PUBLIC HEALTH LAW & SCIENCE CENTER
This is a short summary of the 14 credit Certificate in Health Law for JD students. A core set of four courses and an externship experience will make-up the Health Law Certificate. These courses are described below.
Students will also be encouraged to take other classes from a robust list of elective courses that include Administrative Law, Disability Law, Elder Law, Food and Drug Law, Genetics and the Law, Intellectual Property (any course), Biotech Patent Law, Public Health Law, Special Education Law, Expert Evidence, Law & Psychiatry, Insurance Law, Law and Complementary and Alternative Medicine.
Health Law I: Quality, Cost and Access (3): This course concentrates on the relationship between the physician and patient and how this relationship impacts quality, cost and access to healthcare. It begins with the definition of illness, the nature of health care, quality of health and its measurement and the problems of medical error including its origins and strategies for reducing its incidence. In addition, the state’s regulation of the quality of healthcare through state licensure and discipline is examined. The professional-patient relationship is then analyzed starting with formation and progressing to confidentiality, informed consent and the duty to provide care. Finally, the framework for both private peer review actions and malpractice suits against healthcare professionals are studied and the doctrinal and evidentiary dimensions of these two different types of private and public litigation are explored.
Health Law II: Organization and Finance (3): The focus of this course is on healthcare institutions (hospitals, nursing homes, hospice care facilities, insurers and managed care organizations) rather than on the individual physician-patient relationship. Topics for selective study include access to health care; private and public programs for financing and purchasing health services; the economics of health care and health care costs; the role of professionalism versus the new commercialism in health care; the legal and tax treatment of not-for-profit corporations; the regulation of commercial practice in professional fields; fraud and abuse in government programs; the application of antitrust law in professional fields; the internal organization and legal liabilities of hospitals; and public regulation of managed-care organizations. Study of the diverse legal problems encountered by a single industry, particularly one as important, complex, and intrinsically interesting as health care, may appeal to students generally interested in public policy and in law and economics as well as those with specific interests in the health care field.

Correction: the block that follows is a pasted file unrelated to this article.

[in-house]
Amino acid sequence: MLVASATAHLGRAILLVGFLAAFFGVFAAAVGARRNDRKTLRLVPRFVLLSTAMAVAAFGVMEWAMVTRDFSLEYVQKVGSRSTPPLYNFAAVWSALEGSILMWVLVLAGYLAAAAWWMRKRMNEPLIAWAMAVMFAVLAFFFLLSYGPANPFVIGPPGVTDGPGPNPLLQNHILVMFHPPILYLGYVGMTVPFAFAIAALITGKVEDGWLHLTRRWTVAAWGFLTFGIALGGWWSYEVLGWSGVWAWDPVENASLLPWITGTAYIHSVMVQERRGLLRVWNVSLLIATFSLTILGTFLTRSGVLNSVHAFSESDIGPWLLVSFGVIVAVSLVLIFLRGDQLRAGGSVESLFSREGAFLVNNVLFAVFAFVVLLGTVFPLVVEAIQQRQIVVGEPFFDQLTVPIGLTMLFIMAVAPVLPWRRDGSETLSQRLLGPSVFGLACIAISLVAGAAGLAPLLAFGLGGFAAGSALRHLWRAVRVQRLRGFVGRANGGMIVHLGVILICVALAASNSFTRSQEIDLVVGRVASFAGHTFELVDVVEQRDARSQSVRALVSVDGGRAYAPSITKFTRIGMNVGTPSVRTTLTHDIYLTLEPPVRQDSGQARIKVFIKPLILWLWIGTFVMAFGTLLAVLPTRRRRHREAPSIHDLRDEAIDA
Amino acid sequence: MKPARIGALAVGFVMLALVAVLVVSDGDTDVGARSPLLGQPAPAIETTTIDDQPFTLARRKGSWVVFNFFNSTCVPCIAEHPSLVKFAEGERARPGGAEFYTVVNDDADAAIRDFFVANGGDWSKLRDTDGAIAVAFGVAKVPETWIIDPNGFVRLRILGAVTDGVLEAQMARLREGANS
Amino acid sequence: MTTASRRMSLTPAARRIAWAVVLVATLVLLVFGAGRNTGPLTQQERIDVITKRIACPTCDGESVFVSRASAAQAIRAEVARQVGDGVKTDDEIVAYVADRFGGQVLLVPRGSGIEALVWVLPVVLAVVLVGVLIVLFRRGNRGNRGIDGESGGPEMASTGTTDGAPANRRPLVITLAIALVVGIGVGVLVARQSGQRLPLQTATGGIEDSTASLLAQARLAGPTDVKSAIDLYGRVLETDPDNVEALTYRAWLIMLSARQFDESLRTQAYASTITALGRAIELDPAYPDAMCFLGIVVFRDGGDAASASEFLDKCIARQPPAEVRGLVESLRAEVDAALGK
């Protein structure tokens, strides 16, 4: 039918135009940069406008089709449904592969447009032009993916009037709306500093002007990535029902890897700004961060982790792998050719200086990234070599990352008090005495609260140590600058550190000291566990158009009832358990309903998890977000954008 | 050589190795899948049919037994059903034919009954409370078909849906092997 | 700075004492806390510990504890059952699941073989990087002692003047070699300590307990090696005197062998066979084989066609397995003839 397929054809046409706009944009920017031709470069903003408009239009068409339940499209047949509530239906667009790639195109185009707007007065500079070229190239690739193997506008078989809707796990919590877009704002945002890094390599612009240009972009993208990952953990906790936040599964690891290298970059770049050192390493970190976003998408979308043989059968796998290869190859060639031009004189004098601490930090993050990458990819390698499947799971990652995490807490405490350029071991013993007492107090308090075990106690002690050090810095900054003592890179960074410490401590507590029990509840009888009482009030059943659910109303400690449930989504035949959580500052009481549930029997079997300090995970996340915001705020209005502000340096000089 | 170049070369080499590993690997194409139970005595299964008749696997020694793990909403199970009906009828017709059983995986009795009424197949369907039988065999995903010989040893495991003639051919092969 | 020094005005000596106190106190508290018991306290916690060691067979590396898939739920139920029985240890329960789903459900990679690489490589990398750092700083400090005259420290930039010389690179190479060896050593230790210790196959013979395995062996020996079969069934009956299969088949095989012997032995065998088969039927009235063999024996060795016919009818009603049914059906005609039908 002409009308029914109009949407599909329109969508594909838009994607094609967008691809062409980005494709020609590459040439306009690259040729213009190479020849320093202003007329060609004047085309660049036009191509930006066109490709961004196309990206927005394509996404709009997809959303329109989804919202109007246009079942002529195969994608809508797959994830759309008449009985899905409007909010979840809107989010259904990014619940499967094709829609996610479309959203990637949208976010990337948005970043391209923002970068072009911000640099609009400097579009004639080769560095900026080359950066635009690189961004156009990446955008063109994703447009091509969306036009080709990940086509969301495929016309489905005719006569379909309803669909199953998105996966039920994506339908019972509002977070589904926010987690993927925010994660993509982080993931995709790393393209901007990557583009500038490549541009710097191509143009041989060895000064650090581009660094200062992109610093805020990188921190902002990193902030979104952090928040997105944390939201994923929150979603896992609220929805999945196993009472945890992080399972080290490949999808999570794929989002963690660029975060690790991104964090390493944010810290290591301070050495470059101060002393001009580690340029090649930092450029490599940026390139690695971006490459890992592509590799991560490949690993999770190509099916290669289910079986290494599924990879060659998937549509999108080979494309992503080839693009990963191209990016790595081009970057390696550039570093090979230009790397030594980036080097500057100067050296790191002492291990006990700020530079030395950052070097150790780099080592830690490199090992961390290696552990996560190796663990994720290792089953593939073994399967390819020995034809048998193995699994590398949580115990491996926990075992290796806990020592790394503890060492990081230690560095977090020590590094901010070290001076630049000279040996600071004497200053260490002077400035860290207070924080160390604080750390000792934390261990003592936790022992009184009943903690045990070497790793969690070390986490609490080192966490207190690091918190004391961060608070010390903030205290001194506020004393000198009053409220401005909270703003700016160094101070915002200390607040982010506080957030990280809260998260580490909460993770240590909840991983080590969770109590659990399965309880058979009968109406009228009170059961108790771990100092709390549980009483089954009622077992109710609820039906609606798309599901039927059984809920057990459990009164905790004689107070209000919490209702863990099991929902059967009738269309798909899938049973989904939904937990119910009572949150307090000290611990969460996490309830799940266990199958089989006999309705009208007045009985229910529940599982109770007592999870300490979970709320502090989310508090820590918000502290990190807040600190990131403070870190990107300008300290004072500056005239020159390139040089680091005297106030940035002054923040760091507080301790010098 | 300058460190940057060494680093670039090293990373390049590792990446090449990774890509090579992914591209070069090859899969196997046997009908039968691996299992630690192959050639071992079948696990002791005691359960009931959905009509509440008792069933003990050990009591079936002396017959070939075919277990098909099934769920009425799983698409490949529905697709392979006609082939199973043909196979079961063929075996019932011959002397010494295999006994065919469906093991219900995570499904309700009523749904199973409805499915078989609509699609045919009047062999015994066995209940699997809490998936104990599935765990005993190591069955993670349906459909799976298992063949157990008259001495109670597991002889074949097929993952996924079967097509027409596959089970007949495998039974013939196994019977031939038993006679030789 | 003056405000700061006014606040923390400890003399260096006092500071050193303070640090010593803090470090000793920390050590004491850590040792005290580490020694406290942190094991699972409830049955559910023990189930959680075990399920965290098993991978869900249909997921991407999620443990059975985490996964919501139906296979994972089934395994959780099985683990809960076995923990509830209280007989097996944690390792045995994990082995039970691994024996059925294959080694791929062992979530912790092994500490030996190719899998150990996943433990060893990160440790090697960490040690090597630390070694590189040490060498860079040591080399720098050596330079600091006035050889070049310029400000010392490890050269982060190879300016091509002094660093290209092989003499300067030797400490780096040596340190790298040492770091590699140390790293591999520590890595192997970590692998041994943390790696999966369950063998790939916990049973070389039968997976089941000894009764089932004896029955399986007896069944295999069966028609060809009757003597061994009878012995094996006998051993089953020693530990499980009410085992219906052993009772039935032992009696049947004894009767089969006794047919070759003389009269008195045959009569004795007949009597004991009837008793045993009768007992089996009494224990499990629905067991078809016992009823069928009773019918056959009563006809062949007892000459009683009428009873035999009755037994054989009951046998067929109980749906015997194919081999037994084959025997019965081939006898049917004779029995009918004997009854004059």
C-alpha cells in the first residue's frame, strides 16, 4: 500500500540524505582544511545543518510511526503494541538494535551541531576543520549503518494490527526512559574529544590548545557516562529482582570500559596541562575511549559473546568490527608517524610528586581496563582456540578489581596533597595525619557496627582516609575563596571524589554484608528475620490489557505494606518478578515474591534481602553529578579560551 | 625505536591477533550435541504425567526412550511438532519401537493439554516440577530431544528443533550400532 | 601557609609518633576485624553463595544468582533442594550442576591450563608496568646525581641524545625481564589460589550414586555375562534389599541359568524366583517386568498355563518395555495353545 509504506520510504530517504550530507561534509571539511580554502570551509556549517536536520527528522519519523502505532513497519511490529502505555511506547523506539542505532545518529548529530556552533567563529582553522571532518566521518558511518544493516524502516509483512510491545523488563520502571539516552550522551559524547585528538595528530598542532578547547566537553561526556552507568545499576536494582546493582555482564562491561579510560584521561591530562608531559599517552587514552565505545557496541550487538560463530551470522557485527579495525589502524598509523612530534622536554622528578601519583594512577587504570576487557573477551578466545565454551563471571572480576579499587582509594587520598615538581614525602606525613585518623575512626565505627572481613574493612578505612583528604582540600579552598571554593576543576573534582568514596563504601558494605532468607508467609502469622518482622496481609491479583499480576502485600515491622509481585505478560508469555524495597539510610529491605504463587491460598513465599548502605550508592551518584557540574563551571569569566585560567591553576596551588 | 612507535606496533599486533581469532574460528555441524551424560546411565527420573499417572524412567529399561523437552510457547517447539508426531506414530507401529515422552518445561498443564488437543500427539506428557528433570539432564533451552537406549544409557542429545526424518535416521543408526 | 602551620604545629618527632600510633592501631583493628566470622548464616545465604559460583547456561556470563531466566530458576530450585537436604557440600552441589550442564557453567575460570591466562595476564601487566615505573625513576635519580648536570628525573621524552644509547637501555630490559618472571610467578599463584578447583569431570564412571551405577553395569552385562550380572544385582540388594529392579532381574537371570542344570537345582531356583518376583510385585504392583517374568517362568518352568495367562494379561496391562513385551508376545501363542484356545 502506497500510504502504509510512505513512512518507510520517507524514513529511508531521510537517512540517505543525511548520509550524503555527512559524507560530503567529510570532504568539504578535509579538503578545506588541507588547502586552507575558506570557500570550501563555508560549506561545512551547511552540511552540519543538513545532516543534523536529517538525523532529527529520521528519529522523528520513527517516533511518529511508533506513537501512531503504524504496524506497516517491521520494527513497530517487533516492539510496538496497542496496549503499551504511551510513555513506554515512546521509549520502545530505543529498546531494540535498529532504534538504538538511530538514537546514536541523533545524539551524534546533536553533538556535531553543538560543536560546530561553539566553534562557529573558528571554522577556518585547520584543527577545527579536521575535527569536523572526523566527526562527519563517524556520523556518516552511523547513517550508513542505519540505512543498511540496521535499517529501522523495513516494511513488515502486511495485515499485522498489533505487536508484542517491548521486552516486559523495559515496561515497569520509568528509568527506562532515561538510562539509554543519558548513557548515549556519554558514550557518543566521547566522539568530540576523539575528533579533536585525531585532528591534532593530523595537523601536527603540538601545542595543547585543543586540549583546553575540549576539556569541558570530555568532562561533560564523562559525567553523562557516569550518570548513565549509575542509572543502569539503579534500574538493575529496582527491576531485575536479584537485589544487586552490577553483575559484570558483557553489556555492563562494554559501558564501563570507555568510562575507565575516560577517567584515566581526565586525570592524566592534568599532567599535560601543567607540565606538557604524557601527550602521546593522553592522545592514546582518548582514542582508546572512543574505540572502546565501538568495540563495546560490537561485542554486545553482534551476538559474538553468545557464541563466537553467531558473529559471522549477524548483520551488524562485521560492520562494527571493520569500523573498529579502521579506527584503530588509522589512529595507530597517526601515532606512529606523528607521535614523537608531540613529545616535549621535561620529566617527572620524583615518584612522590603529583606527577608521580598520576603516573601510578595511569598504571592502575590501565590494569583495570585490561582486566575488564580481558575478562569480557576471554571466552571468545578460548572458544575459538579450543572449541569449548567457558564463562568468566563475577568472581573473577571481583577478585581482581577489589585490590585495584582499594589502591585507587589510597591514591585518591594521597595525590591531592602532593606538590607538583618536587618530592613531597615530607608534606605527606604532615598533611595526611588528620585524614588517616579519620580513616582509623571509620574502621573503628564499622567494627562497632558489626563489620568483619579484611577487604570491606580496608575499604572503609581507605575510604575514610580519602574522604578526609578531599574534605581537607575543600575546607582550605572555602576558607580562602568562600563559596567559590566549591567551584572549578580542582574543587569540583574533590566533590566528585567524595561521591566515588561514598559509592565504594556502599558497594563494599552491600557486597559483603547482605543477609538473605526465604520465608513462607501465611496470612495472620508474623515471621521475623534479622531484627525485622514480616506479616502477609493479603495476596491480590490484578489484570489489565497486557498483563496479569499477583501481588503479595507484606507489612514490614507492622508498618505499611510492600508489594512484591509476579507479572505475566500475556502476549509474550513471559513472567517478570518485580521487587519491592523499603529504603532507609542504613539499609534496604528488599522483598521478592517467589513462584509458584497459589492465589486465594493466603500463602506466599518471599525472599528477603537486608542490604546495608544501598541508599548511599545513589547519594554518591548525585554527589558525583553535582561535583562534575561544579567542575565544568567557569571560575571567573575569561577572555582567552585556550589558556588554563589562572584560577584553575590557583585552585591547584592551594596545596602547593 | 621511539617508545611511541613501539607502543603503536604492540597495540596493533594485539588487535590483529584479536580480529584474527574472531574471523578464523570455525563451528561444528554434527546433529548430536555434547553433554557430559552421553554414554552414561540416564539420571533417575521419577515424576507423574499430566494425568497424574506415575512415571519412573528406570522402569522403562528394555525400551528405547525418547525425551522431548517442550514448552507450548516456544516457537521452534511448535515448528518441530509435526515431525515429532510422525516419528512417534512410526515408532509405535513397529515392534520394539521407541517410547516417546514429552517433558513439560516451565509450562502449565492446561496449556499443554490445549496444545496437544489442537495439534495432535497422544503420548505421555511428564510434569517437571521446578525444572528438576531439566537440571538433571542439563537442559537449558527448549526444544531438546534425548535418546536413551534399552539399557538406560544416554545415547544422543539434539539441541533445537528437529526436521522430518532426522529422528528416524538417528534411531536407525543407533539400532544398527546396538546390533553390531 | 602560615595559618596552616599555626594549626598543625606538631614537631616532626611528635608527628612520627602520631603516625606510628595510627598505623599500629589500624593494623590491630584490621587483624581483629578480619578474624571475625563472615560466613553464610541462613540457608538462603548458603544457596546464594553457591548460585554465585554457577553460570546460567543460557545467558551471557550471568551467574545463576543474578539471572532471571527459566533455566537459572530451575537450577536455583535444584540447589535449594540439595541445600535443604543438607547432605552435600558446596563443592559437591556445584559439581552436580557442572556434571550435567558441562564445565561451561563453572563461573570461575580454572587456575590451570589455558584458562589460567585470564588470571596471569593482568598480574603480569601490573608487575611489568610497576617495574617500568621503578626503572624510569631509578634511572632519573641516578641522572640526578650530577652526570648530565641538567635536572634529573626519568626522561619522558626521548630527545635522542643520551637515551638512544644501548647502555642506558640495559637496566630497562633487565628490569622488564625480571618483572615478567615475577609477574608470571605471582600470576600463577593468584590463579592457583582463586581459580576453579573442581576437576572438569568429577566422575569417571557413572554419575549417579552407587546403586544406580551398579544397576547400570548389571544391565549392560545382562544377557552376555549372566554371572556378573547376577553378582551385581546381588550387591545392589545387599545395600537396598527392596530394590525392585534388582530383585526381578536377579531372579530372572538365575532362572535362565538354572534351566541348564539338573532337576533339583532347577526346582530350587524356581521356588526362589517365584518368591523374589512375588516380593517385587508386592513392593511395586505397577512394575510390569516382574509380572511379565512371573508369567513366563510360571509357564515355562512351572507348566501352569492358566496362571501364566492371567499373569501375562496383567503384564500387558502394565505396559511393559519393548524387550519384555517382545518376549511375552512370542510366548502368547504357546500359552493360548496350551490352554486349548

Health Law III: Government Provision of Healthcare (2): This course focuses on government programs that provide or finance health care including the federal Medicare program, the state and federal Medicaid program and the State Children’s Health Insurance Program. Topics for selective study include federal initiatives for expanding private health care coverage including ACA (Obamacare), COBRA, HIPPA and the Americans with Disabilities Act are covered. Specific topics may include eligibility, benefits, payments, administration and appeals and reform of these government programs and initiatives. Finally, government efforts to curtail fraud and abuse in these programs are examined including the struggle to control false claims, kick-backs and fee splitting.
Health Law IV: Bioethics (3): Health Law IV: Bioethics (3): This course examines the emerging legal concepts reflecting the rapid developments in modern medicine and the moral concerns of society. Emphasis is on judicial decisions and philosophical analyses dealing with issues such as genetic manipulation (treating disease, creating super-humans), novel modes of procreation (cloning, IVF), maternal-fetal conflicts, human experimentation, the nature of consent regarding medical procedures, control of drugs and organs, definitions of death, and the implications of euthanasia.
Health Law Externship (3): Through Akron Law's Health Law Externship, students will develop practical lawyering skills through live-client and real-life practice experiences in non-profit health care offices. Students also gain greater understanding of the doctrines, substantive laws and context of healthcare. This externship requirement can be waived and the Certificate can be fulfilled by either the completion of an appropriate substitute course or writing requirement at the discretion of the Director of the Health Law Program.